Partial results from Mali's presidential election show that front-runner and former prime minister Ibrahim Boubacar Keita is leading and may win an outright victory.
Mali's minister of territorial administration, Colonel Moussa Sinko Coulibaly, announced Tuesday that Keita is comfortably ahead with one-third of the votes counted.
Coulibaly did not reveal the extent of the margin but says if it is maintained, there will be no need for a runoff vote.
"There is one candidate, notably candidate Ibrahim Boubacar Keita, who has a a wide margin compared with the other candidates. The gaps are important. If these gaps are confirmed, there will not be a second round for the July 28 presidential elections. Nevertheless, everything is in place so that if there is a second round, we will be ready for the August 11 appointment," said Coulibaly.
He says they hope to finish the vote counting in the coming hours and release full provisional results by Wednesday.
Keita and another former prime minister, Modibo Sidibe, were considered the front-runners in Sunday's election, which was seen as a first step toward the country's recovery from a year and a half of unrest.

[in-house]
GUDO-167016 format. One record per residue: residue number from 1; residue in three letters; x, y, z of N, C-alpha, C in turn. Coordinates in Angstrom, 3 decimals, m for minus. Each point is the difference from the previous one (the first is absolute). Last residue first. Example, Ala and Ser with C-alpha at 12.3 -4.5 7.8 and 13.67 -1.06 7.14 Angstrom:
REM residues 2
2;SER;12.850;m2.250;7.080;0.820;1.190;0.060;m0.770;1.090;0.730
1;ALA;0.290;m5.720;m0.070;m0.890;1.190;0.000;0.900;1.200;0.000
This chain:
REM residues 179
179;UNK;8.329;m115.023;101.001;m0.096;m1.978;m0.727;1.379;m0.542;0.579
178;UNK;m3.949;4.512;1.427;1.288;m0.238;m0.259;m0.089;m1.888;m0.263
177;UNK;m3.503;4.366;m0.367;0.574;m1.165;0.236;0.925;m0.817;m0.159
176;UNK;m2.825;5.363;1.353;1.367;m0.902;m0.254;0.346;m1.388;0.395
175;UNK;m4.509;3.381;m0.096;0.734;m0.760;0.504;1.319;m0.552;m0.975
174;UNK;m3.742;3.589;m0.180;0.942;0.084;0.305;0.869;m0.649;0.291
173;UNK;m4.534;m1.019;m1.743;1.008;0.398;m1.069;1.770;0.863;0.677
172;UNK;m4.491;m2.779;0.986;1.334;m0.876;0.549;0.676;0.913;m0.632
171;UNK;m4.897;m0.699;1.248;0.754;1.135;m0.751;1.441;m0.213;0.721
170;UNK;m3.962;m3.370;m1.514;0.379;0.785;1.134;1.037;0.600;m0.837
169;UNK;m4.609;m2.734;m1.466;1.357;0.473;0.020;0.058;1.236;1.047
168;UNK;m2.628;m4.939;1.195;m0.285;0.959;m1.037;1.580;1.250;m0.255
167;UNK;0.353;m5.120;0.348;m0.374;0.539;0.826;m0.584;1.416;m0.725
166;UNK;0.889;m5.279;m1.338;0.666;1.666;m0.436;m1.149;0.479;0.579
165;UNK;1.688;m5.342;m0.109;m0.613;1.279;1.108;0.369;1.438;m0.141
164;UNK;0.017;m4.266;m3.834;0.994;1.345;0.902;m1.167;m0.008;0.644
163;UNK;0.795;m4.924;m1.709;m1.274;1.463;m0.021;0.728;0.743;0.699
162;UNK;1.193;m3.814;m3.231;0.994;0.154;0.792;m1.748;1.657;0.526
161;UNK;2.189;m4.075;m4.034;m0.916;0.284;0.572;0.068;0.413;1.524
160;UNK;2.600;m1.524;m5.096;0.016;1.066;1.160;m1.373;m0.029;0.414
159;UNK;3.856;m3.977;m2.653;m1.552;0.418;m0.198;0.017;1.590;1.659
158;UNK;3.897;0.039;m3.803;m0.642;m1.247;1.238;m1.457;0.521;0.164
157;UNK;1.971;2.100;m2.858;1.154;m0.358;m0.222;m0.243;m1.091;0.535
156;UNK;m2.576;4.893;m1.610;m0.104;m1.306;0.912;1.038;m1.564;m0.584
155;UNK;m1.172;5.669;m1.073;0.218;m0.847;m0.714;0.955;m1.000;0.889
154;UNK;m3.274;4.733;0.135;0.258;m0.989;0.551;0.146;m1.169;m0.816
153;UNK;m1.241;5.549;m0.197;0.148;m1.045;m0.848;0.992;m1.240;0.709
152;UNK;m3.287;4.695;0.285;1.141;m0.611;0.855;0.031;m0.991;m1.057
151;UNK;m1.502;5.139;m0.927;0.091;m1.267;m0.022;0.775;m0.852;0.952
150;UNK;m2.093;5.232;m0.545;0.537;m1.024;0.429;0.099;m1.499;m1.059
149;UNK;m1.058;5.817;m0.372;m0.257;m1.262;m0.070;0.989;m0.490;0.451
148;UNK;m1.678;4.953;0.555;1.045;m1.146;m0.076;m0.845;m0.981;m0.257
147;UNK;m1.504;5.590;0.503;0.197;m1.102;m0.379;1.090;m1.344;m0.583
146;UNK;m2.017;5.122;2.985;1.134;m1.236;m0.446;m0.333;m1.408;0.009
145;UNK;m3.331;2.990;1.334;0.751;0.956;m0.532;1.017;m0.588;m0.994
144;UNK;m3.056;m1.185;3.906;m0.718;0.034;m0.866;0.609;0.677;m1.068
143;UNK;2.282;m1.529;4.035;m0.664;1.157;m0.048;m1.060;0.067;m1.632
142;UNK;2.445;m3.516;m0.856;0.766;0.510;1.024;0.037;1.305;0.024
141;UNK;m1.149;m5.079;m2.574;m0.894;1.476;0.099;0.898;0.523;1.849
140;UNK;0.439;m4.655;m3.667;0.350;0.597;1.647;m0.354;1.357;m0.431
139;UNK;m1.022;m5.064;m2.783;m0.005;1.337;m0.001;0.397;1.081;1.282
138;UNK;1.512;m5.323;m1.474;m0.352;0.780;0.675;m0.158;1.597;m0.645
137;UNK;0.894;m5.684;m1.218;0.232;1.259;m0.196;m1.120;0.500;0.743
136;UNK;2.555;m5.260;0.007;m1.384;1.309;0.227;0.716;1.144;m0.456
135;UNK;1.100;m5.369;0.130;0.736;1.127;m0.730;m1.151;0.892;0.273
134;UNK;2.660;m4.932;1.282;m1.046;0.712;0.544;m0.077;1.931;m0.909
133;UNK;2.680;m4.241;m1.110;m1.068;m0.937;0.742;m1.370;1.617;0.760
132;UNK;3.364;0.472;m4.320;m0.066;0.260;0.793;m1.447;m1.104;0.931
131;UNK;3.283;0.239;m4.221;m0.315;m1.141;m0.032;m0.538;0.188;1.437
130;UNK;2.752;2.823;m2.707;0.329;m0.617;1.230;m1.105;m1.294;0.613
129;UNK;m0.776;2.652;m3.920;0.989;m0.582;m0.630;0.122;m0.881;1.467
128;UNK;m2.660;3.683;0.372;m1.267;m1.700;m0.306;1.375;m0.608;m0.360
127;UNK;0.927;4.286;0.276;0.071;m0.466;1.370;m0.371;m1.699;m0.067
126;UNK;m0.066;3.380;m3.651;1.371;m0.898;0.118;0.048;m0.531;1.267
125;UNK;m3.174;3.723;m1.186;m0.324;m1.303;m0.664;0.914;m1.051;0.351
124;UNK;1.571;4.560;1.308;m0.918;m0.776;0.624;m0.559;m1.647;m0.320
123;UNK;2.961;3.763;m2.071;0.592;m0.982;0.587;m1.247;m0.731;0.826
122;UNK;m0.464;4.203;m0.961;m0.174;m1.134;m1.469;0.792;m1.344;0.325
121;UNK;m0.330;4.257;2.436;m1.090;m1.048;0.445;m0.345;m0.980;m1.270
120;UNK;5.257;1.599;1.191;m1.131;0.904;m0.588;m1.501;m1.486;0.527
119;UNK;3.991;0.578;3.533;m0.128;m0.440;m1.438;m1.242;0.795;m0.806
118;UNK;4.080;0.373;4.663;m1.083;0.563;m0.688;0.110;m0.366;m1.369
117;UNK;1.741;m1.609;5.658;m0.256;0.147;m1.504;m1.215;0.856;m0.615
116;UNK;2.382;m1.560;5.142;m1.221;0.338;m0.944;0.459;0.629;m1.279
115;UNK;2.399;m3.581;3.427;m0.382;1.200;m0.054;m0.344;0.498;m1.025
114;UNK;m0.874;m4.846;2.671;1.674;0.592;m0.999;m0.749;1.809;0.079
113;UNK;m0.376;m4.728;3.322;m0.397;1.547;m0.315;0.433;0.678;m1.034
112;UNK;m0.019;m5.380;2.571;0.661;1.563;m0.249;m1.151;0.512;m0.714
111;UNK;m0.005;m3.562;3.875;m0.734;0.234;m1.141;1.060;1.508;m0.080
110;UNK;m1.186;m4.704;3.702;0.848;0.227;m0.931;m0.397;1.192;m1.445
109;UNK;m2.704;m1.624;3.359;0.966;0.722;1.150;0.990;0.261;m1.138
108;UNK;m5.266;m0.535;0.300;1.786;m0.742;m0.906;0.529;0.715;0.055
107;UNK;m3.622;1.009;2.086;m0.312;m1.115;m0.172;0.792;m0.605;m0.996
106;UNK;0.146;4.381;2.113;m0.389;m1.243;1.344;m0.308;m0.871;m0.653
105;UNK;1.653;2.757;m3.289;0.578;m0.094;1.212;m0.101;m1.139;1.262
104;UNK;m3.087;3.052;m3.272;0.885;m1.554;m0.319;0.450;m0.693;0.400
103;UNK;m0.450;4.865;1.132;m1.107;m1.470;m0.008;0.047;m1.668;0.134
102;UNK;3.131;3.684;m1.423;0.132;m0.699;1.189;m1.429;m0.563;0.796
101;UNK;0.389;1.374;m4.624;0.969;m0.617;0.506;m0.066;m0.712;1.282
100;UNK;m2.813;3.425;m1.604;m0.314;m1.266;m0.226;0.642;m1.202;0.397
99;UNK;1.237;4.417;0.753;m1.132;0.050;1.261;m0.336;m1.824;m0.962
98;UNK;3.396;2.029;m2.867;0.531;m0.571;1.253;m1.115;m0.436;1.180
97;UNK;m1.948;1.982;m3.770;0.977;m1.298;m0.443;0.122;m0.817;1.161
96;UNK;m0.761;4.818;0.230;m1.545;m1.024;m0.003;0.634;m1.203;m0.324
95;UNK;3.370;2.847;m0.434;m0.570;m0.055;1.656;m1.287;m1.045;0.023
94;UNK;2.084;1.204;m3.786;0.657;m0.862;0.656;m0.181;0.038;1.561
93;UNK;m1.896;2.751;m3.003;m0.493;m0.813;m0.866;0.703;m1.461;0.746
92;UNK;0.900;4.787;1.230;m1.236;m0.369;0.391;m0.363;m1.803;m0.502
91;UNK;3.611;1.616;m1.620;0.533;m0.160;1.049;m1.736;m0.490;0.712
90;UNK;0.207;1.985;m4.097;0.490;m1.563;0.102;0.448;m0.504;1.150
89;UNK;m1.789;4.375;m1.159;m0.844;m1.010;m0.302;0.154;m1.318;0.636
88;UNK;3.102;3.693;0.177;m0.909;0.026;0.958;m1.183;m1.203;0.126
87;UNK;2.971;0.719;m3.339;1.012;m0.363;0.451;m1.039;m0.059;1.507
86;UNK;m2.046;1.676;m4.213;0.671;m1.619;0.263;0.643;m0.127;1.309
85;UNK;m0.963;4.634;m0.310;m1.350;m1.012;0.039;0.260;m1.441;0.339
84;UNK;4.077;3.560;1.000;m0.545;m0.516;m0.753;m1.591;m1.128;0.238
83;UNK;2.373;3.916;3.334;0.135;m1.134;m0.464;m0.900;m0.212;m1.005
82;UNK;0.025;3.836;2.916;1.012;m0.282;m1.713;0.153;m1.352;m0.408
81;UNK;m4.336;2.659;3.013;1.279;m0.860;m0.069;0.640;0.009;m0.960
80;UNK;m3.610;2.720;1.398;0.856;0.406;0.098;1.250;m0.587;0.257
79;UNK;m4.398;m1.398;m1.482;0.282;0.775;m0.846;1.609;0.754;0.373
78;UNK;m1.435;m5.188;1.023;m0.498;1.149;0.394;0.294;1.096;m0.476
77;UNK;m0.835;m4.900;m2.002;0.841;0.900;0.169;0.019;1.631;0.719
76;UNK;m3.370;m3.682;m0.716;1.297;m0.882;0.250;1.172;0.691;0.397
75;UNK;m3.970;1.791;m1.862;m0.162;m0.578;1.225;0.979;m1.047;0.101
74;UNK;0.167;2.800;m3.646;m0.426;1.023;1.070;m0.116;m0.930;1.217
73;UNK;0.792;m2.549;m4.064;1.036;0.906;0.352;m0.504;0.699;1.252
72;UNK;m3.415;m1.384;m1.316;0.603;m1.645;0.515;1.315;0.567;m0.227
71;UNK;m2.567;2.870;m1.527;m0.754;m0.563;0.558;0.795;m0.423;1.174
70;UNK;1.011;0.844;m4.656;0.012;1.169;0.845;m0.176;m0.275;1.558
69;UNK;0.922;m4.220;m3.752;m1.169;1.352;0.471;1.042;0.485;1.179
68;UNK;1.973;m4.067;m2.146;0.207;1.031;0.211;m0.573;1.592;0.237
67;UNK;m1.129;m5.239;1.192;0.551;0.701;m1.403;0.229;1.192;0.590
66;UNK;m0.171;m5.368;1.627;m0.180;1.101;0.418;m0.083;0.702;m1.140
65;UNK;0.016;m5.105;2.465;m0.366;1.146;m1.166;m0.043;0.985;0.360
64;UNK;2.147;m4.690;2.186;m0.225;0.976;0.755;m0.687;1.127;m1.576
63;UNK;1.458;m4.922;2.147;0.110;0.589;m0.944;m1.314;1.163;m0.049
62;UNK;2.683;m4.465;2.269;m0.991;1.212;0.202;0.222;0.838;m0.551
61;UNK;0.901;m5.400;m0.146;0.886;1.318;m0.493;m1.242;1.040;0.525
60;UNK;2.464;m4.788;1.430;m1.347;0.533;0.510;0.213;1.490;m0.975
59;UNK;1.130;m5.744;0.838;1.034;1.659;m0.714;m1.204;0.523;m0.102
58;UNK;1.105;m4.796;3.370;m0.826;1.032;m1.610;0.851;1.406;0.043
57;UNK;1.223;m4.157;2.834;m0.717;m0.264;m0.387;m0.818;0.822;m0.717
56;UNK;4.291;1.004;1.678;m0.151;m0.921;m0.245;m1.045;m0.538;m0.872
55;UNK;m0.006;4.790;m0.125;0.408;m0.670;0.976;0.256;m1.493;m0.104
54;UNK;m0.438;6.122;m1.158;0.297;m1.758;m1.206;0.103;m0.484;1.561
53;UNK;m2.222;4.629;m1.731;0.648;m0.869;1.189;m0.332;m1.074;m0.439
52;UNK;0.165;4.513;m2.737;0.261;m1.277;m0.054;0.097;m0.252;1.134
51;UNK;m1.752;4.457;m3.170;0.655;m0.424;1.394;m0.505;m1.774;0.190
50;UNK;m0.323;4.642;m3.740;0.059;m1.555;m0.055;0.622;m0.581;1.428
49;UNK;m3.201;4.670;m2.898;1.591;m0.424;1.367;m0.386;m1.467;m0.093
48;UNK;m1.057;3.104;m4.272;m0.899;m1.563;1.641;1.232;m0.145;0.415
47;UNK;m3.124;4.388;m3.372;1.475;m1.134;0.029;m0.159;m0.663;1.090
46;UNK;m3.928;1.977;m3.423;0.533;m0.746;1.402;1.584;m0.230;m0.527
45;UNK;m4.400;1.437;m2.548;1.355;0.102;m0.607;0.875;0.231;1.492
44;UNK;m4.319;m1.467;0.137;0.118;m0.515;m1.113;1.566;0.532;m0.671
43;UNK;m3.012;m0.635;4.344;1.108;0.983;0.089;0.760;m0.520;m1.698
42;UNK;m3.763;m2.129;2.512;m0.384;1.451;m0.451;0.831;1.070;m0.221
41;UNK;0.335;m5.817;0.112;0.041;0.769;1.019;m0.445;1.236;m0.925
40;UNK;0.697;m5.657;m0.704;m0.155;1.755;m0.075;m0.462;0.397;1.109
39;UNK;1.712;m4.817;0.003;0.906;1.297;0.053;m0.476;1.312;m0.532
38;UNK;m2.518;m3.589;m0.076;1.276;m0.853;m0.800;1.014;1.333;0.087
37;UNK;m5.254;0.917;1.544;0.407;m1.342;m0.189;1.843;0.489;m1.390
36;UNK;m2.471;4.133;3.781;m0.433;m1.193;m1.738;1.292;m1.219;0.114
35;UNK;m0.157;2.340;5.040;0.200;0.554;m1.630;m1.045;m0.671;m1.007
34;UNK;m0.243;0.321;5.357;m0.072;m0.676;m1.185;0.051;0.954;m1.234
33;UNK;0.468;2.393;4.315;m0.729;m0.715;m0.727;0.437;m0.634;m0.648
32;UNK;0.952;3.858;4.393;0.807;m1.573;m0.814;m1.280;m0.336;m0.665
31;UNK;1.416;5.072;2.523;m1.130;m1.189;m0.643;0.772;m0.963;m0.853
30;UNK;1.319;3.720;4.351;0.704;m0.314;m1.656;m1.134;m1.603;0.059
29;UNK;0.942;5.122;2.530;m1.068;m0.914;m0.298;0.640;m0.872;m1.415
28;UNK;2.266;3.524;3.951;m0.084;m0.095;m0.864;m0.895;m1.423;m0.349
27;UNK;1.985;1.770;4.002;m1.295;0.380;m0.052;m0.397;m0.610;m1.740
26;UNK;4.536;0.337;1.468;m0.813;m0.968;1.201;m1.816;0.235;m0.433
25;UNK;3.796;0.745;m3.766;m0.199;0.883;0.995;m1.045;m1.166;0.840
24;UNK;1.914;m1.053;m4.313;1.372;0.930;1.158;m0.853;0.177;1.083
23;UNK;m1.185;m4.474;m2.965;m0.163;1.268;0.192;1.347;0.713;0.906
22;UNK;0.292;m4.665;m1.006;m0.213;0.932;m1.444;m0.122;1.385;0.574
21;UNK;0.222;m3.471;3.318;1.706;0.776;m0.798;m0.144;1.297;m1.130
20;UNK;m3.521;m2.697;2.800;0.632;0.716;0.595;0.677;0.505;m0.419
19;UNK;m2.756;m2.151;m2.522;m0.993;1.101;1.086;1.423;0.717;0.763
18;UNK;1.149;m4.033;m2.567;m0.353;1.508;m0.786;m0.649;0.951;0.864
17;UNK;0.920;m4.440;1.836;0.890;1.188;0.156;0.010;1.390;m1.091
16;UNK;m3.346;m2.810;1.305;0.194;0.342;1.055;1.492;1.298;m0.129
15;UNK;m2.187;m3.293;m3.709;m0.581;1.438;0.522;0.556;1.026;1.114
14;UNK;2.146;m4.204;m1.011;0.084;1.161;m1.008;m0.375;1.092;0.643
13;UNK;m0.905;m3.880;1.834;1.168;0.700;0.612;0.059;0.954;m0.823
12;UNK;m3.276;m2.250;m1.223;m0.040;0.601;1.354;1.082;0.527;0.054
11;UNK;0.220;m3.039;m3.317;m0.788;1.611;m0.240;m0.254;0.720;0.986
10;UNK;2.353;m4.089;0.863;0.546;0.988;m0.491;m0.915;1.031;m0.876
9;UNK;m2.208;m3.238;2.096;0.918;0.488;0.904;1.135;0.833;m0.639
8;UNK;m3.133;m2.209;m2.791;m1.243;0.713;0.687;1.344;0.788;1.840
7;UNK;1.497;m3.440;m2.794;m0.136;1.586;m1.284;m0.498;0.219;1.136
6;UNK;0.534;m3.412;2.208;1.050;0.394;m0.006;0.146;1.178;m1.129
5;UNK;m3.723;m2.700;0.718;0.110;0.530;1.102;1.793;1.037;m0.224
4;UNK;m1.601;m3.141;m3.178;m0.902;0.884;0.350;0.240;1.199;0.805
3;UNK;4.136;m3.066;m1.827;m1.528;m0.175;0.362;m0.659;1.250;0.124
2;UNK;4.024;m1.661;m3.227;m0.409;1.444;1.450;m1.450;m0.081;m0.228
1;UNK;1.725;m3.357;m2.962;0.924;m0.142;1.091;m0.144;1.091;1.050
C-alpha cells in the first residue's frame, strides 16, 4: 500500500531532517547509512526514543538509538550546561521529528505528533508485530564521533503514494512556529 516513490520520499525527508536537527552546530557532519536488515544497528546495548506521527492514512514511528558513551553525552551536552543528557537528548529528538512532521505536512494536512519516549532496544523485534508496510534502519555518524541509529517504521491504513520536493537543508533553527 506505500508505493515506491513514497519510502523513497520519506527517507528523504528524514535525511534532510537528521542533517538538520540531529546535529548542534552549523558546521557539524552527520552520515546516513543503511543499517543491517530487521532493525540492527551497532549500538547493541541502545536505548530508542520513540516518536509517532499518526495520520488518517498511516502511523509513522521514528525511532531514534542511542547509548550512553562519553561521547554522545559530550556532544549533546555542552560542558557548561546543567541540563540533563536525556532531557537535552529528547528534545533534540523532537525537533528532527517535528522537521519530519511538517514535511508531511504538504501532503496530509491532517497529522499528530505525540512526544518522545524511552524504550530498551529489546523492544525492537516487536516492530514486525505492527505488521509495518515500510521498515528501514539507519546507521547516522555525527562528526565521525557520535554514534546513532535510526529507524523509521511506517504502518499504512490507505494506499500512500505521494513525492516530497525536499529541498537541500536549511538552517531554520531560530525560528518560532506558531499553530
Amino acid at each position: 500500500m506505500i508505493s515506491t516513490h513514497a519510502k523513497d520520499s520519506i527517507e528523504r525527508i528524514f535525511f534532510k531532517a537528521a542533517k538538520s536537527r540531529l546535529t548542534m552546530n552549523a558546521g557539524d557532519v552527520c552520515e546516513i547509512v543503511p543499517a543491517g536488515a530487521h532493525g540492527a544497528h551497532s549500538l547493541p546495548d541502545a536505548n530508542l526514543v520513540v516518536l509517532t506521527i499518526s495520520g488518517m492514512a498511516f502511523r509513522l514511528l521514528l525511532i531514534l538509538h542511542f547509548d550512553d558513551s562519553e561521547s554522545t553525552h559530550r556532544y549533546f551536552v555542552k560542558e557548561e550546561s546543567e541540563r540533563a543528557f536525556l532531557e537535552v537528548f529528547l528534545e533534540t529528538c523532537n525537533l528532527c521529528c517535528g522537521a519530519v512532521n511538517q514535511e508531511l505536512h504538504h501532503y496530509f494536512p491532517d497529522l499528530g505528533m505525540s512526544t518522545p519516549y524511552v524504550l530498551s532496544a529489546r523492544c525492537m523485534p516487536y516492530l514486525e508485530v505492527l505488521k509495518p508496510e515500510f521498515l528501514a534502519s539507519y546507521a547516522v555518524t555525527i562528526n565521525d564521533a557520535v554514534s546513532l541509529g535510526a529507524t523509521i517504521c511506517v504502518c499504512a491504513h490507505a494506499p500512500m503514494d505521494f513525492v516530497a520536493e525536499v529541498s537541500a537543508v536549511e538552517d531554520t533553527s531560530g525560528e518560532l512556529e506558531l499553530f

The two other top candidates are Soumaila Cisse, who ran the West African Monetary Union, and a relative unknown, Dramane Dembele, who is backed by Mali's largest political party, ADEMA.
Sunday's election was peaceful and had a relatively high voter turnout, with some areas reporting it at more than 50 percent.
French Prime Minister Jean-Marc Ayrault praised the election as a great success that should give Mali "every chance" to become a democratic independent nation.
France led a military intervention in Mali after a chaotic 18 months that saw a military coup and Islamist takeover of the north.